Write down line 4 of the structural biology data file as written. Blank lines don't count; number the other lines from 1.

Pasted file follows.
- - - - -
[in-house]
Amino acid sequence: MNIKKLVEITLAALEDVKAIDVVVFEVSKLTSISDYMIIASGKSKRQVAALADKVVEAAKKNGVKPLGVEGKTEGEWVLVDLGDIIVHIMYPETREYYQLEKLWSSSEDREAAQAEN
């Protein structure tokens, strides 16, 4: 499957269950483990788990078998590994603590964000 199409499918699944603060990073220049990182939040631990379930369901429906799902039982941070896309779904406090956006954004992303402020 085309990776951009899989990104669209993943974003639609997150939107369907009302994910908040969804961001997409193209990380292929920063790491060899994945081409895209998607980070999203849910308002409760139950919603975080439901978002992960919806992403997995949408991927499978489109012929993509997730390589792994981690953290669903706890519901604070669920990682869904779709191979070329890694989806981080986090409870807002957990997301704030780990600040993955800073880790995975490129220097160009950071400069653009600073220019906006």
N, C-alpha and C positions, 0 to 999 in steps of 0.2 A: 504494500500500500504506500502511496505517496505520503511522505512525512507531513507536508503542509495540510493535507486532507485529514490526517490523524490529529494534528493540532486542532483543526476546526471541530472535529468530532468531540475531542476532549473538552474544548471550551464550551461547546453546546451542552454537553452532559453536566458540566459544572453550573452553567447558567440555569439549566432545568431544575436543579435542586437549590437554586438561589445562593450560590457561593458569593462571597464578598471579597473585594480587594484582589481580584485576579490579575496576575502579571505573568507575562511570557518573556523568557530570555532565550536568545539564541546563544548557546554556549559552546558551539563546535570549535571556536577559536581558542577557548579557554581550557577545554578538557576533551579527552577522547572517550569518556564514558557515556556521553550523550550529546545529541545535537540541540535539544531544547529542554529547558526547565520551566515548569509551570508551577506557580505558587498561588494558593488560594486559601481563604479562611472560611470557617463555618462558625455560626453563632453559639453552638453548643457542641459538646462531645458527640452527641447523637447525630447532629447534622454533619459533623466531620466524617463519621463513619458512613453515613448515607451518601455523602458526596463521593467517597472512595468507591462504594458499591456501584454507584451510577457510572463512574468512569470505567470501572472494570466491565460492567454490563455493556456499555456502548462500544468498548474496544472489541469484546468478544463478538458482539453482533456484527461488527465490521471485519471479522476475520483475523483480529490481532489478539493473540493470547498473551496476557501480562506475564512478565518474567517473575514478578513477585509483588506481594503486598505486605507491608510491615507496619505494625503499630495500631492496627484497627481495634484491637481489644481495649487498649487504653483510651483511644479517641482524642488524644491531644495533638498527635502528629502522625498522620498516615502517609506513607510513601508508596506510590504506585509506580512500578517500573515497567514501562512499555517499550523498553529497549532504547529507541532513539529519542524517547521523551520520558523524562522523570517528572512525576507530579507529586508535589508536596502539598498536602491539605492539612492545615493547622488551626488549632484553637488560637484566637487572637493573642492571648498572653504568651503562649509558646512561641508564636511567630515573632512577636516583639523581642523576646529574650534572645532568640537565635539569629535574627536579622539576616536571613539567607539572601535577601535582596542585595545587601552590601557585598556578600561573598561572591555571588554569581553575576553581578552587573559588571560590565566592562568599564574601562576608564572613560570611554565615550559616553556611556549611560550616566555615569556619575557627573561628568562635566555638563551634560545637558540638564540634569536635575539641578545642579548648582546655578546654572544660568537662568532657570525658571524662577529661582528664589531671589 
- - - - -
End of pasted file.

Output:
N, C-alpha and C positions, 0 to 999 in steps of 0.2 A: 504494500500500500504506500502511496505517496505520503511522505512525512507531513507536508503542509495540510493535507486532507485529514490526517490523524490529529494534528493540532486542532483543526476546526471541530472535529468530532468531540475531542476532549473538552474544548471550551464550551461547546453546546451542552454537553452532559453536566458540566459544572453550573452553567447558567440555569439549566432545568431544575436543579435542586437549590437554586438561589445562593450560590457561593458569593462571597464578598471579597473585594480587594484582589481580584485576579490579575496576575502579571505573568507575562511570557518573556523568557530570555532565550536568545539564541546563544548557546554556549559552546558551539563546535570549535571556536577559536581558542577557548579557554581550557577545554578538557576533551579527552577522547572517550569518556564514558557515556556521553550523550550529546545529541545535537540541540535539544531544547529542554529547558526547565520551566515548569509551570508551577506557580505558587498561588494558593488560594486559601481563604479562611472560611470557617463555618462558625455560626453563632453559639453552638453548643457542641459538646462531645458527640452527641447523637447525630447532629447534622454533619459533623466531620466524617463519621463513619458512613453515613448515607451518601455523602458526596463521593467517597472512595468507591462504594458499591456501584454507584451510577457510572463512574468512569470505567470501572472494570466491565460492567454490563455493556456499555456502548462500544468498548474496544472489541469484546468478544463478538458482539453482533456484527461488527465490521471485519471479522476475520483475523483480529490481532489478539493473540493470547498473551496476557501480562506475564512478565518474567517473575514478578513477585509483588506481594503486598505486605507491608510491615507496619505494625503499630495500631492496627484497627481495634484491637481489644481495649487498649487504653483510651483511644479517641482524642488524644491531644495533638498527635502528629502522625498522620498516615502517609506513607510513601508508596506510590504506585509506580512500578517500573515497567514501562512499555517499550523498553529497549532504547529507541532513539529519542524517547521523551520520558523524562522523570517528572512525576507530579507529586508535589508536596502539598498536602491539605492539612492545615493547622488551626488549632484553637488560637484566637487572637493573642492571648498572653504568651503562649509558646512561641508564636511567630515573632512577636516583639523581642523576646529574650534572645532568640537565635539569629535574627536579622539576616536571613539567607539572601535577601535582596542585595545587601552590601557585598556578600561573598561572591555571588554569581553575576553581578552587573559588571560590565566592562568599564574601562576608564572613560570611554565615550559616553556611556549611560550616566555615569556619575557627573561628568562635566555638563551634560545637558540638564540634569536635575539641578545642579548648582546655578546654572544660568537662568532657570525658571524662577529661582528664589531671589 